An Accurate Numerical Technique for Solution of Convection-Diffusion Equations Without Numerical Dispersion
- P.D. Fleming (Gencorp) | J. Mansoori (Phillips Petroleum Corp.)
- Document ID
- Society of Petroleum Engineers
- SPE Reservoir Engineering
- Publication Date
- August 1987
- Document Type
- Journal Paper
- 373 - 386
- 1987. Society of Petroleum Engineers
- 5.5 Reservoir Simulation, 2.5.2 Fracturing Materials (Fluids, Proppant), 5.4.6 Thermal Methods, 5.4.9 Miscible Methods, 4.1.2 Separation and Treating, 4.1.5 Processing Equipment, 5.2.1 Phase Behavior and PVT Measurements, 5.4.7 Chemical Flooding Methods (e.g., Polymer, Solvent, Nitrogen, Immiscible CO2, Surfactant, Vapex)
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Summary. A technique is presented that optimizes the accuracy of numerical solutions to convection-diffusion equations while eliminating the detrimental effects of numerical dispersion. Such equations arise in the simulation of EOR processes where front smearing as a result of numerical dispersion can distort the sharp displacement fronts that are such an important part of the processes. Such front smearing can also lead to false predictions processes. Such front smearing can also lead to false predictions of breakthrough times. More accurate, and hence more reliable, simulation of oil recovery processes should facilitate the assessment of the economics of EOR processes. Our technique uses a parameterized, third order-correct algorithm and Fourier analysis. parameterized, third order-correct algorithm and Fourier analysis. The Fourier analysis allows for analytical solutions of both the differential equation and the algorithm. This enables the formulation of a concise method for requiring that the numerical solution conforms as closely as possible to the correct solution. The method is illustrated by performing the optimization on several examples with different degrees of convection and dispersion. The solutions have no numerical dispersion and little truncation error. Our method can serve as a starting point for generalization to the solution of more complicated equations that occur in multicomponent, multiphase reservoir simulators. Suggestions for such generalizations are presented.
Virtually all reservoir simulators obtain solutions to fluid flow equations, usually nonlinear partial-differential equations, by making discrete approximations to derivatives. Whether finite-difference or finite-element methods are used, these approximations always introduce truncation errors that often can distort the accuracy and stability of the solution. The truncation error is often referred to as numerical dispersion because, to lowest order, it can be represented as a second spatial derivative term added to any true dispersion term in the problem.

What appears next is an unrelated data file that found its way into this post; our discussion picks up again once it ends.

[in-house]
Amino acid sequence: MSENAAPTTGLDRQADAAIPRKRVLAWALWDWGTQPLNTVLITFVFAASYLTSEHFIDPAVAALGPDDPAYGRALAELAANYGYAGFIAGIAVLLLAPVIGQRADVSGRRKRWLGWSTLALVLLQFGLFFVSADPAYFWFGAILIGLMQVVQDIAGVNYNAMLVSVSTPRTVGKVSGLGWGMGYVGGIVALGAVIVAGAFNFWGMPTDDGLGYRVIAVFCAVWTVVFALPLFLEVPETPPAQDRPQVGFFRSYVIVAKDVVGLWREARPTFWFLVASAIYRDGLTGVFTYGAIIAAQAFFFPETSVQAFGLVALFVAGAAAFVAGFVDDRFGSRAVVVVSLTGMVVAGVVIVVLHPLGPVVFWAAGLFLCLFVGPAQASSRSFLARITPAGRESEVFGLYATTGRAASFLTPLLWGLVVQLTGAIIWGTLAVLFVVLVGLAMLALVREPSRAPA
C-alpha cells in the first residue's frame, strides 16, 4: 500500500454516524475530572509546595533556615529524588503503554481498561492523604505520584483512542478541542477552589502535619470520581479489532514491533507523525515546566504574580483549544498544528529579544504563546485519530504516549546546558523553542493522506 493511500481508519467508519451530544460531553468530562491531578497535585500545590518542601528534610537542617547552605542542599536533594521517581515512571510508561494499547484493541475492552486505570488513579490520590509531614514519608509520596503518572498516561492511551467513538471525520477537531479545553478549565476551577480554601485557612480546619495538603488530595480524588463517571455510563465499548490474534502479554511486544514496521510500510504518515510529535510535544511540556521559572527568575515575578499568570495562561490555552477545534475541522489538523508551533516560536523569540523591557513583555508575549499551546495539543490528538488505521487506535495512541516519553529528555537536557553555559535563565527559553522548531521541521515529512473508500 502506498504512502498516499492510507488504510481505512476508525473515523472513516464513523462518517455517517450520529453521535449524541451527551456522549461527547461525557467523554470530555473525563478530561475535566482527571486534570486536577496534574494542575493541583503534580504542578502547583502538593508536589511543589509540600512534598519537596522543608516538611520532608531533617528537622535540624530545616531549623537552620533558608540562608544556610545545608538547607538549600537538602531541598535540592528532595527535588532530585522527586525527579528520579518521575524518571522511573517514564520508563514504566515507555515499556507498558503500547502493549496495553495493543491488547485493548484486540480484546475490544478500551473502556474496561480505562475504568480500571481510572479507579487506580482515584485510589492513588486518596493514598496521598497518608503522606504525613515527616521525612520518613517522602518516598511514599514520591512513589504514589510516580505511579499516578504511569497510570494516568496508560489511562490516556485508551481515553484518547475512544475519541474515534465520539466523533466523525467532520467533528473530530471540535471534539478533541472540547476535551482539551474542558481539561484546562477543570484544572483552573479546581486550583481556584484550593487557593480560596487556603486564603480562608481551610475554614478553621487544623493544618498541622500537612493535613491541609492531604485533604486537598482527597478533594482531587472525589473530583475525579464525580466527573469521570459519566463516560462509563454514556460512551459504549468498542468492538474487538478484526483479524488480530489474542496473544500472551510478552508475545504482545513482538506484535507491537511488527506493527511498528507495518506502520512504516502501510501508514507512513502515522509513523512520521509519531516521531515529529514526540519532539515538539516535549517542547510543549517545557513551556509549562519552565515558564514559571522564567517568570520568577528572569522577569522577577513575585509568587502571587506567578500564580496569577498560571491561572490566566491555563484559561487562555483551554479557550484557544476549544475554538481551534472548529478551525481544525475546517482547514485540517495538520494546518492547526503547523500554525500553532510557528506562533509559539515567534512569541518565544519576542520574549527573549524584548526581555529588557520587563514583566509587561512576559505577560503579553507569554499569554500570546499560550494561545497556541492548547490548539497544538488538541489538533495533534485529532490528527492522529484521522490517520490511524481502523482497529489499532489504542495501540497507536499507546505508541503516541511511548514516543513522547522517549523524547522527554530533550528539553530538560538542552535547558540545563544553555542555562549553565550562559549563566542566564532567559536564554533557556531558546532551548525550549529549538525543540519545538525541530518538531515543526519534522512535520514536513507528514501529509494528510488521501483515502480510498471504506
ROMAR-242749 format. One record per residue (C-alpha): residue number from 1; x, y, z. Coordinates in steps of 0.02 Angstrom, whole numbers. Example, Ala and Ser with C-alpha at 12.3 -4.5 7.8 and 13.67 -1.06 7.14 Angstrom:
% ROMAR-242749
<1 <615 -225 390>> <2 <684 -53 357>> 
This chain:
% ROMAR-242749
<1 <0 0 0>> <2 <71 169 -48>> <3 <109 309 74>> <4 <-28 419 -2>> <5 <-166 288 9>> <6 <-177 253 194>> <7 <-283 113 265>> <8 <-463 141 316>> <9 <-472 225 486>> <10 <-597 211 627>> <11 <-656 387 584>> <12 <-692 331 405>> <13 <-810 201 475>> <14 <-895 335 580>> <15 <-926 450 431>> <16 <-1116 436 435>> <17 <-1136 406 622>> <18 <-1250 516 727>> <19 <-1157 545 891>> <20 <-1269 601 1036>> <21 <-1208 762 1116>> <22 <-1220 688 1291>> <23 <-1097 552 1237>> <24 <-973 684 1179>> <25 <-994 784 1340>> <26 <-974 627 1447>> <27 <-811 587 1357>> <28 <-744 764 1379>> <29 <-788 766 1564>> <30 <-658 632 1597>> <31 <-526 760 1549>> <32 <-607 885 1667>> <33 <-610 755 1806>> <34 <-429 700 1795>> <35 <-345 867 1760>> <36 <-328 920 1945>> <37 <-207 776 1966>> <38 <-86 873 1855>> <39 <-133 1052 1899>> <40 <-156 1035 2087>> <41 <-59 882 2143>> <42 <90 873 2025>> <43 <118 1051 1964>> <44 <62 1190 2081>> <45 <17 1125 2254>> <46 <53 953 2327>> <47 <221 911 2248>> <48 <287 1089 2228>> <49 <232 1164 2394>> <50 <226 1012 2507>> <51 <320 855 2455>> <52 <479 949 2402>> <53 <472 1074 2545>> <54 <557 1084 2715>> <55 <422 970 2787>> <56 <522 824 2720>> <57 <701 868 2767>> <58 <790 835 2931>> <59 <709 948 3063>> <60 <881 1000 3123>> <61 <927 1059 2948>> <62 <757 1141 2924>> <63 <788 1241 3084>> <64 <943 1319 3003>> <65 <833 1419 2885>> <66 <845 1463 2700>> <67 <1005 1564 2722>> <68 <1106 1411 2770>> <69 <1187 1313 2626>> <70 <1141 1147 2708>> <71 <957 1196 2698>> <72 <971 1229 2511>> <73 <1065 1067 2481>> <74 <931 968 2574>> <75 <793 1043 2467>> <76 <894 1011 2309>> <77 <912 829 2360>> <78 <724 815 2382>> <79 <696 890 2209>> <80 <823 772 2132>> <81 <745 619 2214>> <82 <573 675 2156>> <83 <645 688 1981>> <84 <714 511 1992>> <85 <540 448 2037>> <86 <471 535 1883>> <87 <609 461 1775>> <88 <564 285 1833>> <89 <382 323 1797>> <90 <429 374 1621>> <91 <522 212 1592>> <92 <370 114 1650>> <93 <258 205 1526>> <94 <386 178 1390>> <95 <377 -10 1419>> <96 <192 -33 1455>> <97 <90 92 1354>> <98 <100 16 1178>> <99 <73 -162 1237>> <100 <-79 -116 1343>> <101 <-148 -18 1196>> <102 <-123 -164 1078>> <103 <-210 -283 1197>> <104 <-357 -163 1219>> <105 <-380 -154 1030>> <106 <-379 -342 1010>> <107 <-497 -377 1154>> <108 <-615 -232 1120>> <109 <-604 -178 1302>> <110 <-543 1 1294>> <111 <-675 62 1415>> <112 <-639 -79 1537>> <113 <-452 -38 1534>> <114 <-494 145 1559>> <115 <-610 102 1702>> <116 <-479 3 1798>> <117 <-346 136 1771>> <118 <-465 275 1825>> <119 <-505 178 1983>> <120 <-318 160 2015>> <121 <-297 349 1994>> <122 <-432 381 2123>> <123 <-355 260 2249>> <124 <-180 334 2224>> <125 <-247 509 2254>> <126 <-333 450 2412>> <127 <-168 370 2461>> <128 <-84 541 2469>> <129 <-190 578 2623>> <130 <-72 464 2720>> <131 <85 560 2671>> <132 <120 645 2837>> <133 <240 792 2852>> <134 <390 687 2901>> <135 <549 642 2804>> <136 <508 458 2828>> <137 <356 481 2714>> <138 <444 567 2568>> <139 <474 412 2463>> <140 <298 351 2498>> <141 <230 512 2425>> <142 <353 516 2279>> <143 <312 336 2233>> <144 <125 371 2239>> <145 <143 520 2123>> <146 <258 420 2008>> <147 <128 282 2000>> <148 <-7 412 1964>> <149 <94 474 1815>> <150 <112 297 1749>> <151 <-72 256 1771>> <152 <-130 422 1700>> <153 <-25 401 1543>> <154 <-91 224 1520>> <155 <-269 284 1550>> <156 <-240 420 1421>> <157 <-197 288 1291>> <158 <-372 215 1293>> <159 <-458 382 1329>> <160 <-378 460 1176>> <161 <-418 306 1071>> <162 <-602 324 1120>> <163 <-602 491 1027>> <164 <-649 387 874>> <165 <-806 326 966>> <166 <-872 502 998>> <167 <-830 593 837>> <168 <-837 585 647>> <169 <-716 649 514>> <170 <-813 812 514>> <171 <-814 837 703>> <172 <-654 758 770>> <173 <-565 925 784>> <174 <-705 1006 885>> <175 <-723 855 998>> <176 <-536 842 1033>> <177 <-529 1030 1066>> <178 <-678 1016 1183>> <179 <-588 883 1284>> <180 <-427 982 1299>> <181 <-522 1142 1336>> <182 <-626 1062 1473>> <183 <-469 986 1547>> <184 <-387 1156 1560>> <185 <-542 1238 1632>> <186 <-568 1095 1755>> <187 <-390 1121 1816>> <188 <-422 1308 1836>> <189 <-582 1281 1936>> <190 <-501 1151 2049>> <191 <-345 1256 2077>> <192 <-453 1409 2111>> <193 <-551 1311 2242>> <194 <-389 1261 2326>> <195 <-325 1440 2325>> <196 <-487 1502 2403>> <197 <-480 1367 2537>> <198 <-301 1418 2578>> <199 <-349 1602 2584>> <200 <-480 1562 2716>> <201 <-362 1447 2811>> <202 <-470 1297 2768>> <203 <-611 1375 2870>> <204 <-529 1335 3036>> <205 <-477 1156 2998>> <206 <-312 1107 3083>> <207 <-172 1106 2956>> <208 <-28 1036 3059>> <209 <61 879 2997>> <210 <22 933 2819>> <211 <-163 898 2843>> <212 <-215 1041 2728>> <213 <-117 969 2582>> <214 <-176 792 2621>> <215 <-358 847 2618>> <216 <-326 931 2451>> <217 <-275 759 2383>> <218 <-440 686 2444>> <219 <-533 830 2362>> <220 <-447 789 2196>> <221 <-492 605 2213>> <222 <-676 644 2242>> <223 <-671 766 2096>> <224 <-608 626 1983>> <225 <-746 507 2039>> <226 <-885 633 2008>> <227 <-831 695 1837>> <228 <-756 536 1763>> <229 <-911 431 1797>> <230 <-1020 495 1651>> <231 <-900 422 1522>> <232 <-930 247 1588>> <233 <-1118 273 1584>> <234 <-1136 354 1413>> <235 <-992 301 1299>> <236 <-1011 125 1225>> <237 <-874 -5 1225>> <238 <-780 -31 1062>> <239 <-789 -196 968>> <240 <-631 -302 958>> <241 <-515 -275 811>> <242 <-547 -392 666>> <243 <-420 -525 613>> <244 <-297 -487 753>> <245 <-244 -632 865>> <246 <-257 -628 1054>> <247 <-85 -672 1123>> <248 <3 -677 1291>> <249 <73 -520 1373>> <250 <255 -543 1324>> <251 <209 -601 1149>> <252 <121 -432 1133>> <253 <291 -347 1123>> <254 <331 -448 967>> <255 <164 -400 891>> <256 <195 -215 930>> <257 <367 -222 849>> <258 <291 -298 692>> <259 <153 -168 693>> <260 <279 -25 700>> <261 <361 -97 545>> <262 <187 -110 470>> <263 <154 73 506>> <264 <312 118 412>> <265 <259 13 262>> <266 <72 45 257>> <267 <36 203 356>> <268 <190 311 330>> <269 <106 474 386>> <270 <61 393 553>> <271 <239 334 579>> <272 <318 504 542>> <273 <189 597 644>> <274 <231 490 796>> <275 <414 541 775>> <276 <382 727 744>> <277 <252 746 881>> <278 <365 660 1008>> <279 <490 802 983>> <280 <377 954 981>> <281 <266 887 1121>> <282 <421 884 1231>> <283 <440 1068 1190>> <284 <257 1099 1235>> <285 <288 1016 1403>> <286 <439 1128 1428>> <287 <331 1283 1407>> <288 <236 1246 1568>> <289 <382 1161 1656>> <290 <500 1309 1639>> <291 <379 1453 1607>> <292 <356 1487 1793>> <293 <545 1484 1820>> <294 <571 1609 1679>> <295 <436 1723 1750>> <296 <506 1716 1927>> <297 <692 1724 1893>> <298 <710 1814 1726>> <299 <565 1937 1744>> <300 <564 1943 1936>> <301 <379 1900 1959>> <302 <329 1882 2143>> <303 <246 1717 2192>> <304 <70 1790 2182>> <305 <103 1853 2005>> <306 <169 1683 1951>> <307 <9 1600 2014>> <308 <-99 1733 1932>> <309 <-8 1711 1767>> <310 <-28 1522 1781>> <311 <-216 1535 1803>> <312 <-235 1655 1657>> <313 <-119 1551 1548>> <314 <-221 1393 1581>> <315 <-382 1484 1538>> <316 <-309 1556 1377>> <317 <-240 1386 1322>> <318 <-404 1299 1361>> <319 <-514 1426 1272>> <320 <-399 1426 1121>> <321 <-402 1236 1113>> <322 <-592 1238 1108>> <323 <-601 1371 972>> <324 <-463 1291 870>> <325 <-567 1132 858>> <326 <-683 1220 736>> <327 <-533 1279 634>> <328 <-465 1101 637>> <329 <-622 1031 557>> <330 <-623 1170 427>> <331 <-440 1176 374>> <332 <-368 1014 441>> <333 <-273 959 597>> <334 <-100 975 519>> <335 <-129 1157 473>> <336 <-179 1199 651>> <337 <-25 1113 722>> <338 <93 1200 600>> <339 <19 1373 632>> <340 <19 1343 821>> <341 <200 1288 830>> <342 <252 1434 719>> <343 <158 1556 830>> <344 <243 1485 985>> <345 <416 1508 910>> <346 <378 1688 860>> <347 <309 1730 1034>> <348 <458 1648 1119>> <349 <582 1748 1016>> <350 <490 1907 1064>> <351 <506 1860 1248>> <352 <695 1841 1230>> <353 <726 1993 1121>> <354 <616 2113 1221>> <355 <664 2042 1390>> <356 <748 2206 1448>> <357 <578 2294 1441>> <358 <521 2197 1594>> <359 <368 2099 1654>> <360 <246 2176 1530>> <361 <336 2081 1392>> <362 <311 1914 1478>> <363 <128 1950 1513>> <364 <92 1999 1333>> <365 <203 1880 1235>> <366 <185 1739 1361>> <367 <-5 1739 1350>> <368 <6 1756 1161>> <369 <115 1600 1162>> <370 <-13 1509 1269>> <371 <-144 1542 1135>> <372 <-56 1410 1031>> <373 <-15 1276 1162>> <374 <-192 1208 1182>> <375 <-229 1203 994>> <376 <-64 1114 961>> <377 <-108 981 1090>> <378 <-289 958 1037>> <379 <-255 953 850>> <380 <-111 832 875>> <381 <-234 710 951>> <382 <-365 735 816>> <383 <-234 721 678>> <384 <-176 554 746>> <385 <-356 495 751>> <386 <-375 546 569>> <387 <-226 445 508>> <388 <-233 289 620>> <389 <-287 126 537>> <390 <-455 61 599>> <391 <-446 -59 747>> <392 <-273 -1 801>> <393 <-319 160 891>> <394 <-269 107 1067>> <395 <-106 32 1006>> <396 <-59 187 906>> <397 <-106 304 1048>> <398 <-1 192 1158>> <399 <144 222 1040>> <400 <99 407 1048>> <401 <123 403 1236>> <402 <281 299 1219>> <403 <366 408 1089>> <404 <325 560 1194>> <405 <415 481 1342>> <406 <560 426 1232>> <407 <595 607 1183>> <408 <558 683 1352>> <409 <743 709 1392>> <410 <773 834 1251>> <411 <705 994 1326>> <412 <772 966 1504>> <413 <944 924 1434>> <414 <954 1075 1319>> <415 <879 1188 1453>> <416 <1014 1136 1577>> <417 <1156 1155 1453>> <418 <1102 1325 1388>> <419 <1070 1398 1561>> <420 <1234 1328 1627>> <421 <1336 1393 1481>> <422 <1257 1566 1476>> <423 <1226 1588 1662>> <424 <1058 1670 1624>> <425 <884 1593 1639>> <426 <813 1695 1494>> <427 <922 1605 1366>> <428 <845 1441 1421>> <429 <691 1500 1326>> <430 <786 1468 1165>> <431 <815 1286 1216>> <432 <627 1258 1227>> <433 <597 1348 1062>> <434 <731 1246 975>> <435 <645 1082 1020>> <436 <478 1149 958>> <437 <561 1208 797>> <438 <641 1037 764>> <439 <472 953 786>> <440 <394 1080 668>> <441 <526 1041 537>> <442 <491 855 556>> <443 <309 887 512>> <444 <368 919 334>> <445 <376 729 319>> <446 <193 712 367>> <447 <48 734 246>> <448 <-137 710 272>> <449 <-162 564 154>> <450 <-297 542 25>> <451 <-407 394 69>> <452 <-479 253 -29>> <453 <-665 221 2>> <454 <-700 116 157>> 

Distortion of the numerical solution is most significant in the simulation of EOR processes where sharp displacement, concentration, and/or temperature fronts are an important part of the efficiency of the processes, and artificial smearing as a result of numerical dispersion can render the simulation meaningless. For processes involving CO2, surfactant, polymer, or steam, it is also necessary to perform calculations of phase behavior, relative permeabilities, viscosities, interfacial tension, heat and mass transfer, and even chemical reactions at each mesh point and timestep. Therefore, resolving the sharp fronts merely by resorting to very fine meshes is impractical. Hence it is essential to be able to derive solution algorithms that have minimal truncation error for a given mesh size. A simple equation that exhibits many of the features of reservoir simulator equations is the one-dimensional (1D) linear convection-diffusion equation
where v is the convection rate (velocity) and D is the diffusion coefficient. This equation can be viewed as a good approximation to oil recovery by miscible displacement, immiscible displacement, or thermal methods. Therefore, most discussions of the effects of numerical dispersion have used Eq. 1 as a prototype, although some have preferred to work with specific simulator equations.
Lantz was the first to quantify numerical dispersion in ID equations like Eq. 1. His formulation was used by Peaceman to characterize numerical solutions to such equations and proved useful in interpreting the results of a simple chemical-flood model, where the predicted oil recovery was strongly dependent on gridblock size. Fanchi generalized Lantz's formulation to three dimensions. Larson, Jensen and Finlayson, and Laprea-Bigott and Morse used different forms of front-tracking schemes to resolve sharp fronts. Jensen and Finlayson actually used a moving coordinate system and finite-element methods in tracking fronts; the resultant moving boundary conditions were the price paid for the effective front tracking. price paid for the effective front tracking. SPERE
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